For so long the junior partner in halves pairings, Moses is now expected to step up and help Brown, still only 18, navigate the pitfalls of an NRL career. In many respects, he is the person best qualified to do so.
“It feels a lot different, I was saying that to someone the other day,” Moses said of his role as the elder statesman.
“I’m used to being that young kid still coming through. I had Normy [Corey Norman] there last year, so I was still a young half.
“It’s about helping him out, taking a bit of pressure off Dyl there. We worked well [against Canberra] but there’s a lot we can work on.”
Brown mostly controlled the left side of the field, Moses the right on Friday night. However, coach Brad Arthur has given them a licence to roam.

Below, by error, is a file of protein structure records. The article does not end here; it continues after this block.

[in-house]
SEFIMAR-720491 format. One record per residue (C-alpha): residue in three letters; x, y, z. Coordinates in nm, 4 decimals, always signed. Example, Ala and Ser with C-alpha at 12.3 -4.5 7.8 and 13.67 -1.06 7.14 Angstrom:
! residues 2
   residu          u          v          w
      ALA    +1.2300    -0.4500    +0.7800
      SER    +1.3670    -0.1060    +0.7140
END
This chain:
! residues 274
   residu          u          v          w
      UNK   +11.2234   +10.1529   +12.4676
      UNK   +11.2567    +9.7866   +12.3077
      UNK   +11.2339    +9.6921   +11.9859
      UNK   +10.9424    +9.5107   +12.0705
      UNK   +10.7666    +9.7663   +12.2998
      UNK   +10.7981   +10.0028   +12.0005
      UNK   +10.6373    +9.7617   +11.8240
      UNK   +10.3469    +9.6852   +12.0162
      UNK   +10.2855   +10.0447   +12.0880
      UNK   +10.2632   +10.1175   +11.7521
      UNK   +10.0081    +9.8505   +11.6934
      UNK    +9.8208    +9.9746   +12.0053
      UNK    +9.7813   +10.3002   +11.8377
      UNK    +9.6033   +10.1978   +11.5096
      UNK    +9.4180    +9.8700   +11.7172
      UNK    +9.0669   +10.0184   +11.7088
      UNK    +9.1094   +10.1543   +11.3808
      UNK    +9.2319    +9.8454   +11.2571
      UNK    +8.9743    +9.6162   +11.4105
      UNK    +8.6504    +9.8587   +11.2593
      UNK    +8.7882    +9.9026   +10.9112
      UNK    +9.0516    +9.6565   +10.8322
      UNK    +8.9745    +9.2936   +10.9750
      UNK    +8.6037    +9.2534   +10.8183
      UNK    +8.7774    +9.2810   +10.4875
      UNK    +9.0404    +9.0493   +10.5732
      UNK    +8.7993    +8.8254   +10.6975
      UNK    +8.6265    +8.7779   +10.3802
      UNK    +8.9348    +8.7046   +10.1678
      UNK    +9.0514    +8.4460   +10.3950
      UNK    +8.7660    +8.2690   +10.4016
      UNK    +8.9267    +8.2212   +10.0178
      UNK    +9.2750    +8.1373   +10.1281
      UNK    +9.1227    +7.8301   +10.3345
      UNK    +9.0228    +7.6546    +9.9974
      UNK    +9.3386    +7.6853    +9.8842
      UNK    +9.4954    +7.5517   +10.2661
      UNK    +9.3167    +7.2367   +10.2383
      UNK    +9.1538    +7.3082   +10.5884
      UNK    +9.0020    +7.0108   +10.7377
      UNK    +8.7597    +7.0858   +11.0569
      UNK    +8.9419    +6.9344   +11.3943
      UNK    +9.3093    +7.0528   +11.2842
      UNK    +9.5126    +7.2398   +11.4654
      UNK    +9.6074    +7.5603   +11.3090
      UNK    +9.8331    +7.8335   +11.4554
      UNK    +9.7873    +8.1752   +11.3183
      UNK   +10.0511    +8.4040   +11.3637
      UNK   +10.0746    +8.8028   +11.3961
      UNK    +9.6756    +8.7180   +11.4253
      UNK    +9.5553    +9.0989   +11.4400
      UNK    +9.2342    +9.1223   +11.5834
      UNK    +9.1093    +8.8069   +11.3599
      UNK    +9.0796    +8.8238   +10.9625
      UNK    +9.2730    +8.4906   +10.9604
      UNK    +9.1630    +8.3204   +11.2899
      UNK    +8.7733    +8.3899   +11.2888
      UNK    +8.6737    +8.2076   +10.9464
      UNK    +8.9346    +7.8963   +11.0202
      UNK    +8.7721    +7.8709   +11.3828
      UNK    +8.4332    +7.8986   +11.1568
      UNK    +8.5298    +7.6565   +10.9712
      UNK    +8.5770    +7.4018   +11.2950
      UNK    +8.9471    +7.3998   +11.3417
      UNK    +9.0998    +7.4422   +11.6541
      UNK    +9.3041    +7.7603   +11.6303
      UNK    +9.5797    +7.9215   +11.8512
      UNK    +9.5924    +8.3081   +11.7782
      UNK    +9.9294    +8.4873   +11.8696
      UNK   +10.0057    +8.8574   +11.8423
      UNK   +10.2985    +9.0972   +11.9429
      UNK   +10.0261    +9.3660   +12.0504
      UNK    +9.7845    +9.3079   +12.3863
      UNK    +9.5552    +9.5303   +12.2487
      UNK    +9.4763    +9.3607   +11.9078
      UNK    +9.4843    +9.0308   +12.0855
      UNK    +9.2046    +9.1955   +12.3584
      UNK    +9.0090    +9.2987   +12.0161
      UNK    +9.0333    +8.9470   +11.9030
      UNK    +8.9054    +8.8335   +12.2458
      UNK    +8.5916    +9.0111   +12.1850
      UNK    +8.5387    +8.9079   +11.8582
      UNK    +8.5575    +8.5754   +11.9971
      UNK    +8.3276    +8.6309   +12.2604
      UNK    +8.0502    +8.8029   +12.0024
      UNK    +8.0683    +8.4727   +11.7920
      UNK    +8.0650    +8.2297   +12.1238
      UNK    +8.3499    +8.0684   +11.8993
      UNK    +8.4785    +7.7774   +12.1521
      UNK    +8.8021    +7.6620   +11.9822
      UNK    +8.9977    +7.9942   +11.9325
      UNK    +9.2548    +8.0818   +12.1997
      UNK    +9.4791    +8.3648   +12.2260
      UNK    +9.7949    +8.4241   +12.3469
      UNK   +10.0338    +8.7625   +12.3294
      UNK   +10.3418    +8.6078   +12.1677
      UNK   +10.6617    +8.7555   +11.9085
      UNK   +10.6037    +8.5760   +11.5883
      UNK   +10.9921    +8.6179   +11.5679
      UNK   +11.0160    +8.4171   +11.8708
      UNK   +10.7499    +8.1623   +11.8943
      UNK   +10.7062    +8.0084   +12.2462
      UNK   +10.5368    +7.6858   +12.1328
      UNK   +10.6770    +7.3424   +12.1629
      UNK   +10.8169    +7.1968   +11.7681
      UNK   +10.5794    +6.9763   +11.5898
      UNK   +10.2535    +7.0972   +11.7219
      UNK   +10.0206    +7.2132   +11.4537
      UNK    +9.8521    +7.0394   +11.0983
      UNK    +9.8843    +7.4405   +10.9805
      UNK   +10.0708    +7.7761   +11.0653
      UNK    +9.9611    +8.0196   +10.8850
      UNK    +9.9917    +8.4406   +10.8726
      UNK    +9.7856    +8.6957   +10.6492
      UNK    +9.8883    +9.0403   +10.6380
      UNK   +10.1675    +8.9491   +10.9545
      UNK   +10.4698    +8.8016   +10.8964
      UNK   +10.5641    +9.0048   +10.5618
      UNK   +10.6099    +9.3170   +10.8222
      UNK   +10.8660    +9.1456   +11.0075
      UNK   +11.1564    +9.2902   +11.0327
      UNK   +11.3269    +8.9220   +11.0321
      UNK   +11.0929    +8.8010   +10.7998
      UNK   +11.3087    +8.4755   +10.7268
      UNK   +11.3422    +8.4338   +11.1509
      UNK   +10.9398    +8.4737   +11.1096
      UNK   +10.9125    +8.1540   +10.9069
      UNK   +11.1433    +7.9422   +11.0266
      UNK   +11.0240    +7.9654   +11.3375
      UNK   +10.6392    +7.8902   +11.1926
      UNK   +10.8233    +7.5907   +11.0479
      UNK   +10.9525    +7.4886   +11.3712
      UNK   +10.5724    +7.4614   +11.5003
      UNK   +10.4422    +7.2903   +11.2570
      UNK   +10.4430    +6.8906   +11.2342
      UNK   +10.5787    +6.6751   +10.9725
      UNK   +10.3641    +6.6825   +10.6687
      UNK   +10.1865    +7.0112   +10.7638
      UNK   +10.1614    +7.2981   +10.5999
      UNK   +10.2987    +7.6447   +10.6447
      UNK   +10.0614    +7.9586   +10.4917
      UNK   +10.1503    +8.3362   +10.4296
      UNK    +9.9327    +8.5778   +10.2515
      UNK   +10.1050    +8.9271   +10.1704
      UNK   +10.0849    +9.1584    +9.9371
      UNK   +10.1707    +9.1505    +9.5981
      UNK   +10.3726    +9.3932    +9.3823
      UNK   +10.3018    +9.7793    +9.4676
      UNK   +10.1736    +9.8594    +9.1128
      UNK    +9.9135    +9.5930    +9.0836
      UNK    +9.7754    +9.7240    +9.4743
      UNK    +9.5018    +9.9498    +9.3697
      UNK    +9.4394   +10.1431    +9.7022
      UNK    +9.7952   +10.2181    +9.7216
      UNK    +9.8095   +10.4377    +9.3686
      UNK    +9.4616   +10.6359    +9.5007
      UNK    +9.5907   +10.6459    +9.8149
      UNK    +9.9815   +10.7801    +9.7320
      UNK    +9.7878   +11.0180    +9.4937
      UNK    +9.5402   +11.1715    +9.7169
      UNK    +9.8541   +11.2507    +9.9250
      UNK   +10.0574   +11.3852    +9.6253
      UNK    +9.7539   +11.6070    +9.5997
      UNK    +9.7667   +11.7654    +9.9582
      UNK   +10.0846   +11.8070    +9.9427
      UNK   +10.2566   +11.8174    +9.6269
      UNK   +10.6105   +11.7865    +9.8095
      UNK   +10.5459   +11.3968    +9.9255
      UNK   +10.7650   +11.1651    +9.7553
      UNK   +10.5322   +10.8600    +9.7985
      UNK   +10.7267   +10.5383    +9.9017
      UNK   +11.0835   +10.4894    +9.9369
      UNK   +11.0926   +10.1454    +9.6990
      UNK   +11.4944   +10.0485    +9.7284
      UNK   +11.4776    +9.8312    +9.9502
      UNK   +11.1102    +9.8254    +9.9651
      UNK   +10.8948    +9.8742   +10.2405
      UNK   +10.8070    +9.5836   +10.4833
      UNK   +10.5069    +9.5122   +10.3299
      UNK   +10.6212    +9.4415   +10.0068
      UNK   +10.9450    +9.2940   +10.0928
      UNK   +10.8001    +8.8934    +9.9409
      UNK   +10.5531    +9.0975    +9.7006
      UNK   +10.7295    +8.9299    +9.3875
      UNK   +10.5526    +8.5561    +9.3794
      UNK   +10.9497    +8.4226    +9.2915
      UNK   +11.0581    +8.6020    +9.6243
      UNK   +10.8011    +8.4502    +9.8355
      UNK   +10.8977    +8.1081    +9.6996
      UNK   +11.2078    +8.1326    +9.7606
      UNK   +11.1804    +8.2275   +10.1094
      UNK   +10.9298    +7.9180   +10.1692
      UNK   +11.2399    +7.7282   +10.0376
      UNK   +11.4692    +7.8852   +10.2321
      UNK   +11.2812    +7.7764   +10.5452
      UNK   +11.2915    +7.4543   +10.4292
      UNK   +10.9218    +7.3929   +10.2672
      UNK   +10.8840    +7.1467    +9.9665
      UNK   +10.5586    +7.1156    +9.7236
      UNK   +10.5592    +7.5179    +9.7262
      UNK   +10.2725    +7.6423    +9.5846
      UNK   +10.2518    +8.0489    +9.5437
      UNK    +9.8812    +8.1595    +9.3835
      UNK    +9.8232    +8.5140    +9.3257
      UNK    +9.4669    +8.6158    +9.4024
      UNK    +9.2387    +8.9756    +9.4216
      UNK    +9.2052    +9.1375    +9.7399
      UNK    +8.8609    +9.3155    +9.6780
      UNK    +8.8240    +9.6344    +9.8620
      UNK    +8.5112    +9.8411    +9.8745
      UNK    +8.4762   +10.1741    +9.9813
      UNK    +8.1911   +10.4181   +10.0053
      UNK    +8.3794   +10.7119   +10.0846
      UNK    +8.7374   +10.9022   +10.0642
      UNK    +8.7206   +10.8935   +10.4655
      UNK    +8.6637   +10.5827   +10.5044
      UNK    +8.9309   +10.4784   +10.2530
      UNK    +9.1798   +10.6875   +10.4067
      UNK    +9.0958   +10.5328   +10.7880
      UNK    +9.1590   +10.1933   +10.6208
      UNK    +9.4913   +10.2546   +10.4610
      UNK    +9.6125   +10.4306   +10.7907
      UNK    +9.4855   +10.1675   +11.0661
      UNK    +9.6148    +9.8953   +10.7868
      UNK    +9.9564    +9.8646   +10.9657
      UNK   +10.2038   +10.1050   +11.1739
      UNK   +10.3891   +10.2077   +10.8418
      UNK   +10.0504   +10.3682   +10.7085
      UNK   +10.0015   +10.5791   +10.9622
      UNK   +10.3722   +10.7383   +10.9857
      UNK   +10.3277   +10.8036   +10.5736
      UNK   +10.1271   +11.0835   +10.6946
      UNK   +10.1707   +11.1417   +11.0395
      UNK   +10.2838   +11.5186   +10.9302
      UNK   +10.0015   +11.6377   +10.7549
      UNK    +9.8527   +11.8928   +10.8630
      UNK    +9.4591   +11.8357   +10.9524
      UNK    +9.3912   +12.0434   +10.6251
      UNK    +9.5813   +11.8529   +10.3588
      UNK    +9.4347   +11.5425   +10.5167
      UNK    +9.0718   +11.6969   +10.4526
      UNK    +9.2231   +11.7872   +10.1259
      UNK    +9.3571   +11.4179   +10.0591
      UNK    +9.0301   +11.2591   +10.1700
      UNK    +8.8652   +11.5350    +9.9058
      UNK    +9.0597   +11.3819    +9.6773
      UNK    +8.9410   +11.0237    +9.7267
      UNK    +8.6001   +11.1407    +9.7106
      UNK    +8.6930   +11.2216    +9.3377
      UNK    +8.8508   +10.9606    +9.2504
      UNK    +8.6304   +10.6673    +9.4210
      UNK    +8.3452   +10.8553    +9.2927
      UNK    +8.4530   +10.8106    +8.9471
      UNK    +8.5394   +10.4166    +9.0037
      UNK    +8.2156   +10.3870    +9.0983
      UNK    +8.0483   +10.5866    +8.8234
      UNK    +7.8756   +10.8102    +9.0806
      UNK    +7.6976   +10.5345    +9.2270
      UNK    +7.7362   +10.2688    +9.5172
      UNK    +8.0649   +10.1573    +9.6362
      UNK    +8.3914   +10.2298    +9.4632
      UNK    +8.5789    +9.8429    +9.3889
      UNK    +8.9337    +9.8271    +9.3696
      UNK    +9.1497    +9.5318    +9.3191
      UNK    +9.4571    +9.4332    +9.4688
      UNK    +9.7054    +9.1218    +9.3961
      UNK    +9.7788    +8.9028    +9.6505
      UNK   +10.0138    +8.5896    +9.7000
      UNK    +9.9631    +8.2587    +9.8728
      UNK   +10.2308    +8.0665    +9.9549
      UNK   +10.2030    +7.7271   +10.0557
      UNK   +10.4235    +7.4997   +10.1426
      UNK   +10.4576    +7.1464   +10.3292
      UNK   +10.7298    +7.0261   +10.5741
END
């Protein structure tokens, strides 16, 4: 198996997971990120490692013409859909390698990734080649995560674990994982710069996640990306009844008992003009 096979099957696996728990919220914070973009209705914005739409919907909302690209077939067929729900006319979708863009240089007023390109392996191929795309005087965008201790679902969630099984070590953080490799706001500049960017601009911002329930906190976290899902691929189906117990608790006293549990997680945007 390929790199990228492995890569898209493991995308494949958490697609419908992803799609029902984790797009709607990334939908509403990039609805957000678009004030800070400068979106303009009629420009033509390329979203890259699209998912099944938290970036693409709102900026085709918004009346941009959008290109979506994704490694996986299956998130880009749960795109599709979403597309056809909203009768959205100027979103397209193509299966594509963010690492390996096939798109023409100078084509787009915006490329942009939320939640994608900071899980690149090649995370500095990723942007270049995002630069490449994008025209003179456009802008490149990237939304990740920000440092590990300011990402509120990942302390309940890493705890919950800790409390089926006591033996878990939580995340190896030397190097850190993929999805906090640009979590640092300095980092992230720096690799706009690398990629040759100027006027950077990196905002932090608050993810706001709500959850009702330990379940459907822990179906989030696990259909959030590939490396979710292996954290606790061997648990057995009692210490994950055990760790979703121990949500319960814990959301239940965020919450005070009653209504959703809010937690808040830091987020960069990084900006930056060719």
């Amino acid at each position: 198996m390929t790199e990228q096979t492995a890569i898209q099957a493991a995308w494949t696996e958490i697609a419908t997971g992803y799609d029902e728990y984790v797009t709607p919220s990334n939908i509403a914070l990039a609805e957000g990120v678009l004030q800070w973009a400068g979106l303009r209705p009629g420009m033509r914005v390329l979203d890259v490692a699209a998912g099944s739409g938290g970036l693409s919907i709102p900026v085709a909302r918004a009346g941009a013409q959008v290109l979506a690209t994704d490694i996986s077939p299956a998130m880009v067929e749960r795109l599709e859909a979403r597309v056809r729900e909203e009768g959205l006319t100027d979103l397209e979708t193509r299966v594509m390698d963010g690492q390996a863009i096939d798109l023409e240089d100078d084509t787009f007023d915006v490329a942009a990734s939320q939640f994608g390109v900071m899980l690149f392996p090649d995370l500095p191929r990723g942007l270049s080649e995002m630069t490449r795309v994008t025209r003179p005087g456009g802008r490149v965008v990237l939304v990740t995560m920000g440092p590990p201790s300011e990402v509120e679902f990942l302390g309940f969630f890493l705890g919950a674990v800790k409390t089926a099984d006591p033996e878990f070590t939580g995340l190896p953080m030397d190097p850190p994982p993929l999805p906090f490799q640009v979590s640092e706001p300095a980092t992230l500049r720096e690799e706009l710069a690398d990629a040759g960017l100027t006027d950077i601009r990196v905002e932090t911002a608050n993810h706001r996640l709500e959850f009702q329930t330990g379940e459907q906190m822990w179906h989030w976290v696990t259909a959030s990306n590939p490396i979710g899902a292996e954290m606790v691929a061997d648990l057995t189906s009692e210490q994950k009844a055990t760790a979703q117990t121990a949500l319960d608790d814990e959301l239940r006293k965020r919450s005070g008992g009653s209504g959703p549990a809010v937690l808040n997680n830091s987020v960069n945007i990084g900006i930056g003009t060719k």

“We’re going both sides of the field,” Moses said.
“If he takes the line on we can play eyes-up footy. We’re feeling comfortable with the way we’re playing, the style of footy we’re playing going into the season. It was a good first hitout.”
Perhaps most pleasing is how quickly Brown has found his voice. The youngster wasn’t afraid to bark orders to his more experienced teammates against the Raiders.
“He’s been doing that all preseason and everyone is feeling comfortable with him there,” Moses said.
“It’s good to have him take control like that, we’ve worked up a good combination there in preseason, it’s looking alright.
“I thought he was really good. He took the line on and did everything we asked of him.
“He had a good couple of kicks and made his tackles, that’s all we asked of him. I thought it was a good first trial from him.»
The Eels will get a better indication of their prospects in their final trial against Penrith, a team they also open their NRL campaign against.
Adrian Proszenko is the Chief Rugby League Reporter for the Sydney Morning Herald.